• Recruit and keep employees: “Companies can step up their initiatives to engage new employees, involve existing employees to retain them, and evolve the work and workplace in response to customer needs.”

In addition to promoting awareness and combating misperceptions, the study notes that manufacturers must embrace other opportunities for improvement, such as “promoting career growth, learning, and well-being to building the next generation of talent.”

For example:

“Fifty-eight percent of those surveyed who were familiar with manufacturing responded that manufacturing jobs have limited career prospects. However, when asked if they would opt for a manufacturing job with customized training and a clearer pathway for career progression, eight out of 10 respondents answered yes.”

The study goes on to suggest that manufacturers “should further invest in upskilling programs and designing career development pathways” by “partnering with technical schools, universities, and local communities for specialized and niche skills.” One example of such a program that has been successful is the “Federation for Advanced Manufacturing Education (FAME), a two-year educational program that offers professional development and technical training through a co-educational model where participants learn in school and on the job.”

Contact Amatrol to Learn How We Can Help!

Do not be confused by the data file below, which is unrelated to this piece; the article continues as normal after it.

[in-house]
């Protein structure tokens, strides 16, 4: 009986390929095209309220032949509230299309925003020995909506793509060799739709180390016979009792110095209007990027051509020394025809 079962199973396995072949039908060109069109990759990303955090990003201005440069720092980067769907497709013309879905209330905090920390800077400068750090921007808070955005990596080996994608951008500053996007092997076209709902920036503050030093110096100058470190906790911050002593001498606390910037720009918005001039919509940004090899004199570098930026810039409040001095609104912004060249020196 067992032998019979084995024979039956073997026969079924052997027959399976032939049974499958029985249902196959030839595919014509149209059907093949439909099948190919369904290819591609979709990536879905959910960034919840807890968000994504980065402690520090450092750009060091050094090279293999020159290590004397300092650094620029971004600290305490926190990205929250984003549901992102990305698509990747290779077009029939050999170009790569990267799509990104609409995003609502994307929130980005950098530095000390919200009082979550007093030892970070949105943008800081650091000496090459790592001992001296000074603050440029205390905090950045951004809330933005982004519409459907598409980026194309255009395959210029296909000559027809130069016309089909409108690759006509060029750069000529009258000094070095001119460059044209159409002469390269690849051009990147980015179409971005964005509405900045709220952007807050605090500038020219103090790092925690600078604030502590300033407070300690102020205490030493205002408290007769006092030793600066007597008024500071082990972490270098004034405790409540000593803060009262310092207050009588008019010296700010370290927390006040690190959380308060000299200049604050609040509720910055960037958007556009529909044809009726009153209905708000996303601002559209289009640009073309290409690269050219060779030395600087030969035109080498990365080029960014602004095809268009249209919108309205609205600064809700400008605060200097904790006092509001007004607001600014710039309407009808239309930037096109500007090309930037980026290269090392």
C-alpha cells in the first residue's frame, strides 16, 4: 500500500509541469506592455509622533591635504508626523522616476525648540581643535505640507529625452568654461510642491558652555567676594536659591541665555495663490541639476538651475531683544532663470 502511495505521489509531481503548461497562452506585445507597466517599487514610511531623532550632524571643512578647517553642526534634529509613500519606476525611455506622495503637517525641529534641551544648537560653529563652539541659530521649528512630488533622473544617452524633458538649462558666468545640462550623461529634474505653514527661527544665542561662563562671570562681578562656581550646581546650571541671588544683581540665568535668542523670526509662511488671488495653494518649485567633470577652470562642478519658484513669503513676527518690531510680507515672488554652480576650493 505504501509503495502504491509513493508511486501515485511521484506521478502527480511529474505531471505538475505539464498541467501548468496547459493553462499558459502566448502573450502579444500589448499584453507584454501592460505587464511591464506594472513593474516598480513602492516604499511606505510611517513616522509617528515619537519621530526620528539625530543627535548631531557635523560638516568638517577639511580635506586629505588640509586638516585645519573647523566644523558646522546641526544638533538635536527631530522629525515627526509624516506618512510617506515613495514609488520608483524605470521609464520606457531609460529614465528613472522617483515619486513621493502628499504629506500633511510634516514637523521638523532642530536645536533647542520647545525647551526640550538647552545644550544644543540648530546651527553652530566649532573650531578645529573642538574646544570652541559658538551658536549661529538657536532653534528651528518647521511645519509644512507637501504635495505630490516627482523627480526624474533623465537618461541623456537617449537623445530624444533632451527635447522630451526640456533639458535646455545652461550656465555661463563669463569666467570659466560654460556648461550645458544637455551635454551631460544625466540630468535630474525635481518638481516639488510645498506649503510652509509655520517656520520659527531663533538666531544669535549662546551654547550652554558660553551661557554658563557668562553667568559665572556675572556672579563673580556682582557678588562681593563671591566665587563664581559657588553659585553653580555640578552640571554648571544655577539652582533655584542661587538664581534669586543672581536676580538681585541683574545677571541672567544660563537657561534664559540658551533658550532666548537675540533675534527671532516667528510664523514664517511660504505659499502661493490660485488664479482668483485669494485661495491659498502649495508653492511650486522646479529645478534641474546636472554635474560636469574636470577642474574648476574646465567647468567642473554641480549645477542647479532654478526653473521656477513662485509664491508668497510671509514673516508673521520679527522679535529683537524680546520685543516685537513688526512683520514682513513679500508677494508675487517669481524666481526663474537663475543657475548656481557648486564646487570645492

Manufacturers or instructors wanting to take positive steps to invest in upskilling programs and design career development pathways should contact the experts at Amatrol for a consultation on your goals and what it will take to achieve them.

With over 30 years of experience, Amatrol remains the world’s leader in technical education training systems and eLearning curriculum. Amatrol recognizes the importance of teaching the relevant skills future workers need to thrive in today’s jobs.

Amatrol’s eLearning offers flexible technical training through superb content with strong interactivity for skill development with 24/7 access. Eye-popping graphics, 3D simulations, videos, and complete explanations combine to develop technical skills for modern jobs.

Amatrol’s hands-on training systems are designed by engineers and subject matter experts and loaded with real-world, industrial components for the closest possible experience to working on-the-job. They are heavy-duty and ready to stand up to frequent use and inexperienced users. For times when access to equipment is limited, learners can still gain hands-on experience using Amatrol’s virtual trainers.

Amatrol’s virtual simulators replicate hands-on equipment in such great detail that learners will feel like they are using the actual equipment. Learners perform essentially the same tasks using virtual trainers that they would using the hands-on systems.

Consult with an expert at Amatrol today to learn how you can take the first step toward teaching your students or current workers the skills that will set them up for success in the modern workplace.

 

Duane Bolin is a former curriculum developer and education specialist. He is currently a Marketing Content Developer for Amatrol, Inc. Learn more about Amatrol and its technical training solutions, including eLearning, here and connect with Duane on Amatrol’s Twitter, Facebook, LinkedIn, and YouTube pages.